This information represents the views of the doctors and nurses serving on the American Cancer Society’s Cancer Information Database Editorial Board. These views are based on their interpretation of studies published in medical journals, as well as their own professional experience.

The treatment information in this document is not official policy of the Society and is not intended as medical advice to replace the expertise and judgment of your cancer care team. It is intended to help you and your family make informed decisions, together with your doctor.

Your doctor may have reasons for suggesting a treatment plan different from these general treatment options. Don’t hesitate to ask him or her questions about your treatment options.

About treatment

Based on the type and stage of your pancreatic cancer, you may need more than one type of treatment. Doctors on your cancer treatment team may include:

  • A surgeon: a doctor who uses surgery to treat cancers or other problems
  • An endocrinologist: a doctor who treats diseases in glands that produce hormones
  • A radiation oncologist: a doctor who uses radiation to treat cancer
  • A medical oncologist: a doctor who uses chemotherapy and other medicines to treat cancer

Many other experts may be involved in your care as well; these could include nurse practitioners, nurses, psychologists, social workers, and others.

The main types of treatment for pancreatic cancer are:

Some of these treatments may be combined. Pain control is also an important part of treatment for many patients.

It is important to discuss all of your treatment options, including their goals and possible side effects, with your doctors to help make the decision that best fits your needs. It’s also very important to ask questions if there is anything you’re not sure about. You can find some good questions to ask in the section, “What should you ask your doctor about pancreatic cancer?

 

Surgery for pancreatic cancer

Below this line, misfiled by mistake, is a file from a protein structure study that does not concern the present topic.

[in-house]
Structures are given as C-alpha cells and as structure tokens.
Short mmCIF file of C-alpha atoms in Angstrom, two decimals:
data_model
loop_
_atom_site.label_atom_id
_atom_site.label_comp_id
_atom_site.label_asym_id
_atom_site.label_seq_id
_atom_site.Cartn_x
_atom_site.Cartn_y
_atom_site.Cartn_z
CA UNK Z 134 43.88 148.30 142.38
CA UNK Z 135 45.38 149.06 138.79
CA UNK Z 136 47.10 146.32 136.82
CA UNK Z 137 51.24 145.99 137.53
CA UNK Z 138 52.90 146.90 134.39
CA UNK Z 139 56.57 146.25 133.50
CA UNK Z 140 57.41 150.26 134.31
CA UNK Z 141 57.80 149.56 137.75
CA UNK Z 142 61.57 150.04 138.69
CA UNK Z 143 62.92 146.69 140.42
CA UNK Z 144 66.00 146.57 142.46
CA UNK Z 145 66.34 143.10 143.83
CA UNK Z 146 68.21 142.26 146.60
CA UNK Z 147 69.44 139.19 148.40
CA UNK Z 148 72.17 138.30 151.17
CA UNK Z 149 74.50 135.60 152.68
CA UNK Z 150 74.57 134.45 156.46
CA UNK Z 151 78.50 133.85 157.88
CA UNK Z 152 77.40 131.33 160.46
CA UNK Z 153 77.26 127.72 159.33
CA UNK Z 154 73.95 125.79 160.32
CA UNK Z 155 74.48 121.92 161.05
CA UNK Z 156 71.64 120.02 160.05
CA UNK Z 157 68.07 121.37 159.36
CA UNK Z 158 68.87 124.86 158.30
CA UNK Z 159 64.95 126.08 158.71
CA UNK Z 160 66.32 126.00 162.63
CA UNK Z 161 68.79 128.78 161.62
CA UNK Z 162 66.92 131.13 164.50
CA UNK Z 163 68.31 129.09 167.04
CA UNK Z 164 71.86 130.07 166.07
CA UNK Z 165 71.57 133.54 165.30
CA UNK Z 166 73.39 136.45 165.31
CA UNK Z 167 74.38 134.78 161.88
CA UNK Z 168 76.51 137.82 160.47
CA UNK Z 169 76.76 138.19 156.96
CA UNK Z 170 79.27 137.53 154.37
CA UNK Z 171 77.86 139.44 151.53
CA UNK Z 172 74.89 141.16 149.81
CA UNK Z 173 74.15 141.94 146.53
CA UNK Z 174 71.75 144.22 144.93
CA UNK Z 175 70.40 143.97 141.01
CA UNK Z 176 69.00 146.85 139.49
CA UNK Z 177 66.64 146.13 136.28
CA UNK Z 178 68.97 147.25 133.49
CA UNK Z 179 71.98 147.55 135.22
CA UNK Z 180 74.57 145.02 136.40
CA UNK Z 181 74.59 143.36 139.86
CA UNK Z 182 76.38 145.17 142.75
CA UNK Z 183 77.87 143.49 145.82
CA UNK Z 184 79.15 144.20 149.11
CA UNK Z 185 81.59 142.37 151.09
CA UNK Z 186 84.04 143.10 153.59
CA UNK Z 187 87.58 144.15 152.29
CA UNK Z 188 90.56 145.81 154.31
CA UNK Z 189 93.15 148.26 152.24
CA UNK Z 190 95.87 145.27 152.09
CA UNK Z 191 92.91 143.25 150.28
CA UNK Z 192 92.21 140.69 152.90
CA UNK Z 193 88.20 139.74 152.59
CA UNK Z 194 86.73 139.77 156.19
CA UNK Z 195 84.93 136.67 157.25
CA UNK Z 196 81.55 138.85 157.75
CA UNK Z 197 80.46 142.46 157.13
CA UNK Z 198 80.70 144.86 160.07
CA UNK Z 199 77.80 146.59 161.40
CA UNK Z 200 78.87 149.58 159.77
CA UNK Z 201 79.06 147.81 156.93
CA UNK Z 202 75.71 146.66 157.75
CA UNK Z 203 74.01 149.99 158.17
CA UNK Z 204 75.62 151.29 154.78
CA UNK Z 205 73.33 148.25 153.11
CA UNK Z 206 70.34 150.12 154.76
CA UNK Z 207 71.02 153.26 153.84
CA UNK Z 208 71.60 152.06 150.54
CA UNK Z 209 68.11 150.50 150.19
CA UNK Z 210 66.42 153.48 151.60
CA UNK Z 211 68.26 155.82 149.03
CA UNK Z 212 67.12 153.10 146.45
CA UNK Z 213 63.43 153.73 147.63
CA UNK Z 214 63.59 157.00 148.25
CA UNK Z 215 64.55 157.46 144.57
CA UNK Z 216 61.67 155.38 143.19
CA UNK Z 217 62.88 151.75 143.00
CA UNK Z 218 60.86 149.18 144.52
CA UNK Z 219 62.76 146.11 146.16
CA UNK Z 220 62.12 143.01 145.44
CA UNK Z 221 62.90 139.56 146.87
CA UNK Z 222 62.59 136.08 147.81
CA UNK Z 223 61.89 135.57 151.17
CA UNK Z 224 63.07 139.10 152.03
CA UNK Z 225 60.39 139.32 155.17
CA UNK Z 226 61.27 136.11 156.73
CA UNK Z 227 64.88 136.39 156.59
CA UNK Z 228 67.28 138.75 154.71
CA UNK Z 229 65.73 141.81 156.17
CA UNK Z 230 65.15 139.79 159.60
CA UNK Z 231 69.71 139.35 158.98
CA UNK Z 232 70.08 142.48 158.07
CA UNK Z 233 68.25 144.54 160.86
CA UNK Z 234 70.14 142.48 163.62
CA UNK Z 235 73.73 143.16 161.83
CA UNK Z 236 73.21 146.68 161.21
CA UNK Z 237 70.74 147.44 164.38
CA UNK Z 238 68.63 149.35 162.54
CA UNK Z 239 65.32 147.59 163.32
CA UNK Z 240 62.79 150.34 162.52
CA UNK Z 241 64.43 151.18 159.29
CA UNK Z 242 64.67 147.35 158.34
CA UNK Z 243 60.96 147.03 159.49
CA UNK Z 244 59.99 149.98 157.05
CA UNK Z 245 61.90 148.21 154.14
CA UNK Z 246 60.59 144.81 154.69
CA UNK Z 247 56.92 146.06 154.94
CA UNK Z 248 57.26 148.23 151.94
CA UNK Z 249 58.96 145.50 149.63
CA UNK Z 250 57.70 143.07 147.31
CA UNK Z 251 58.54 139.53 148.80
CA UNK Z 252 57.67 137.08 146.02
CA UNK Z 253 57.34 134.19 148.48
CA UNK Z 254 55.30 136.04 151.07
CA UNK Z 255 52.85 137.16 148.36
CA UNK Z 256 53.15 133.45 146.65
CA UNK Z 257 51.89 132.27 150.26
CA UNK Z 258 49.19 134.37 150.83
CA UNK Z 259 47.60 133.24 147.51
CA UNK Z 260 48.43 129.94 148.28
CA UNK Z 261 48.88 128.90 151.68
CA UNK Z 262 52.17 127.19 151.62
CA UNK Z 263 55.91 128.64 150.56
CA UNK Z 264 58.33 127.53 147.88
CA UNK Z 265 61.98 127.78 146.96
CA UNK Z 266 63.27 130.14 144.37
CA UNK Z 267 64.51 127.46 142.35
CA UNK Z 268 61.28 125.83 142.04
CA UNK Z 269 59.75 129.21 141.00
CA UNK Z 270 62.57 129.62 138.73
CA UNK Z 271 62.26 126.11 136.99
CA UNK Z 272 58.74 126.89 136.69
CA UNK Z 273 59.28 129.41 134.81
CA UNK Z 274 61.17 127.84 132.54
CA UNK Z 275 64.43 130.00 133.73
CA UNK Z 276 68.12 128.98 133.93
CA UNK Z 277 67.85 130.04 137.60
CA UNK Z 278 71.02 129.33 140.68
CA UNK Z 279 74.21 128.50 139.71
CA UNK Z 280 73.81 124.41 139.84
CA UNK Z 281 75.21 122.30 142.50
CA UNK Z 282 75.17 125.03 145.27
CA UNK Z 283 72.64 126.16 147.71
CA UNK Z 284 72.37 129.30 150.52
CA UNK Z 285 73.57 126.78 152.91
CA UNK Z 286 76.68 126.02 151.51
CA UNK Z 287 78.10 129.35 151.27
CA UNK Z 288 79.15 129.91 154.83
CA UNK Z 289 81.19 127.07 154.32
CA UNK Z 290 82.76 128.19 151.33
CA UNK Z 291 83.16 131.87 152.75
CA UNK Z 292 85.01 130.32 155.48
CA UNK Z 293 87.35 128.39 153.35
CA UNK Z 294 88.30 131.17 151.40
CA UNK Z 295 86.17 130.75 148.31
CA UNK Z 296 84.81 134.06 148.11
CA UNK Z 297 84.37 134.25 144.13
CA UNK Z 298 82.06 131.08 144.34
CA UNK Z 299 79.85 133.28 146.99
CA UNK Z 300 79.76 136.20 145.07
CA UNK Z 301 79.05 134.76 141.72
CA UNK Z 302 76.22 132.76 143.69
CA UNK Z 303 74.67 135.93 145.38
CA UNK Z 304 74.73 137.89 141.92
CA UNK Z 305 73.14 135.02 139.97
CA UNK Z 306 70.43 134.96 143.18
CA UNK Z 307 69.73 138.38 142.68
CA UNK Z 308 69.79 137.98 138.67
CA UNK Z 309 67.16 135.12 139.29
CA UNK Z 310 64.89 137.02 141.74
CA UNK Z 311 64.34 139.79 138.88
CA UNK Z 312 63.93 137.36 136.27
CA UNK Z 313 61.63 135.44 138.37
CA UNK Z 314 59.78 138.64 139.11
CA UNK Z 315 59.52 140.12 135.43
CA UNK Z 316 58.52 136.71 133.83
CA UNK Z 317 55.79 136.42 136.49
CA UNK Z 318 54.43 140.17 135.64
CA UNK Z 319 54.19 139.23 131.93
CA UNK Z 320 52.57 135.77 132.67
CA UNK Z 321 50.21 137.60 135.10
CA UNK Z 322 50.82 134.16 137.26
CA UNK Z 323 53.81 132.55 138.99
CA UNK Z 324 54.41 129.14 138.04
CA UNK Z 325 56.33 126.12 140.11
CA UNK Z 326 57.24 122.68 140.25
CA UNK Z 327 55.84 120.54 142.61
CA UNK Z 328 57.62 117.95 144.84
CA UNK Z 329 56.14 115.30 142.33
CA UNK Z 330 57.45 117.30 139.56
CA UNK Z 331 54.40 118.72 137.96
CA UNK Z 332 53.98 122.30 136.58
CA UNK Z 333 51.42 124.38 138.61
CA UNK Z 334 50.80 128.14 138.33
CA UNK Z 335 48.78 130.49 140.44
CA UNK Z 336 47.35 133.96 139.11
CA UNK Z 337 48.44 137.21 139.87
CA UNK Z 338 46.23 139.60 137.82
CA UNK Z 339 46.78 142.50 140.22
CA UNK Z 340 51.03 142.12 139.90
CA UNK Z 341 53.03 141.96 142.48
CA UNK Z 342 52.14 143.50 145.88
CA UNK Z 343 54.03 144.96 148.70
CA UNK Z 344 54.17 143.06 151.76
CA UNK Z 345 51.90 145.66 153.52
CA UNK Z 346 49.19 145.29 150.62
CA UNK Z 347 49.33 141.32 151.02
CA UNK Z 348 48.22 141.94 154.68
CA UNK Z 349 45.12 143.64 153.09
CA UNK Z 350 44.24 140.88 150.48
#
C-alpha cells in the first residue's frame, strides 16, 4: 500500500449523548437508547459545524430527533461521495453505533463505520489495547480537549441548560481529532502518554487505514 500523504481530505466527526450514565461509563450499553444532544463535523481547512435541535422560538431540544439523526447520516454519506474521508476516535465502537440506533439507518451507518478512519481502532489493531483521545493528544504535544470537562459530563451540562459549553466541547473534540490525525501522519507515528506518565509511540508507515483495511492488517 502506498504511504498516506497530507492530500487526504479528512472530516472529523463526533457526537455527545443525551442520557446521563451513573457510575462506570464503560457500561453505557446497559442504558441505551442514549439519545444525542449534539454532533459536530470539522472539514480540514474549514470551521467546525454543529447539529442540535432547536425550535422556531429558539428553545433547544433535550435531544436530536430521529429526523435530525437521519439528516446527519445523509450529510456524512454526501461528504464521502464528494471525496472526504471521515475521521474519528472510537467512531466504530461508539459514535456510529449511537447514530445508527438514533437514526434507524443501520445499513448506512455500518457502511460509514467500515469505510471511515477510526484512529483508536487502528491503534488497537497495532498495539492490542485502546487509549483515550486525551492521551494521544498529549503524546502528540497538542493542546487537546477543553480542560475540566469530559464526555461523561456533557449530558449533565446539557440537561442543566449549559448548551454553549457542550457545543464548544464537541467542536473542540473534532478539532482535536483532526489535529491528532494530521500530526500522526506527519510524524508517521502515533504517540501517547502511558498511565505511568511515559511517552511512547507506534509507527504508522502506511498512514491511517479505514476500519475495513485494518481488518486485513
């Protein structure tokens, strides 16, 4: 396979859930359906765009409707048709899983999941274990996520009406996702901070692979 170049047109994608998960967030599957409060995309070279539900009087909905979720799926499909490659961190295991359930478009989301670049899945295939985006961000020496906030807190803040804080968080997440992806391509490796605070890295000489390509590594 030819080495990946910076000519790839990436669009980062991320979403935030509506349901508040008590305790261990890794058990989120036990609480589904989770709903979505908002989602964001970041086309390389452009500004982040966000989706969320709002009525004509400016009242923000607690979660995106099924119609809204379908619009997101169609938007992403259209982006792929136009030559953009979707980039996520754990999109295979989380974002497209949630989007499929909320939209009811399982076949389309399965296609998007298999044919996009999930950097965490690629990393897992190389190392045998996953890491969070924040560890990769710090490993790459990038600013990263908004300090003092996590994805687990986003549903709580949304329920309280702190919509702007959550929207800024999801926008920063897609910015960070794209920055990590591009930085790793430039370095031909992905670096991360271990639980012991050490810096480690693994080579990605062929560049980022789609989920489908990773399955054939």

There are 2 types of surgery used for cancer of the pancreas:

  • Potentially curative surgery is used when tests suggest that it looks like all the cancer can be removed.
  • Palliative surgery may be done if tests show that the tumor is too widespread to be completely removed. Surgery is done to relieve symptoms or to prevent certain problems like blockage of the bile ducts or the intestine by the cancer.

Studies have shown that removing only part of the cancer does not help patients to live longer. Pancreatic cancer surgery is one of the hardest operations a surgeon can do. It is also one of hardest for patients to have. There may be problems, and it can take many weeks for patients to recover. Patients need to weigh the pros and cons of such surgery carefully.

Surgery to try to cure the cancer (potentially curative surgery)

The type of surgery most often done if it looks like the cancer can be cured is called the Whipple procedure. It is the most common type of surgery for cancer of the pancreas. In this surgery, parts of the pancreas are removed along with parts of the stomach and small intestine, the gallbladder, part of the common bile duct, and some nearby lymph nodes. This is a very complex operation. It is best done by a surgeon who has done it many times in a hospital that does at least 20 Whipple procedures per year. This surgery is a major operation that carries a fairly high risk of complications that may be fatal.

Only a very few number of cancers of the pancreas (about 1 out of 10) appear to be contained entirely within the pancreas when they are found. Only about half of these are found to be really only in the pancreas (and able to be removed completely) when surgery is done. But even when it looks like the cancer hasn’t spread, a small number of cancer cells may already have spread to other parts of the body. These cells can later grow into new tumors and cause many problems.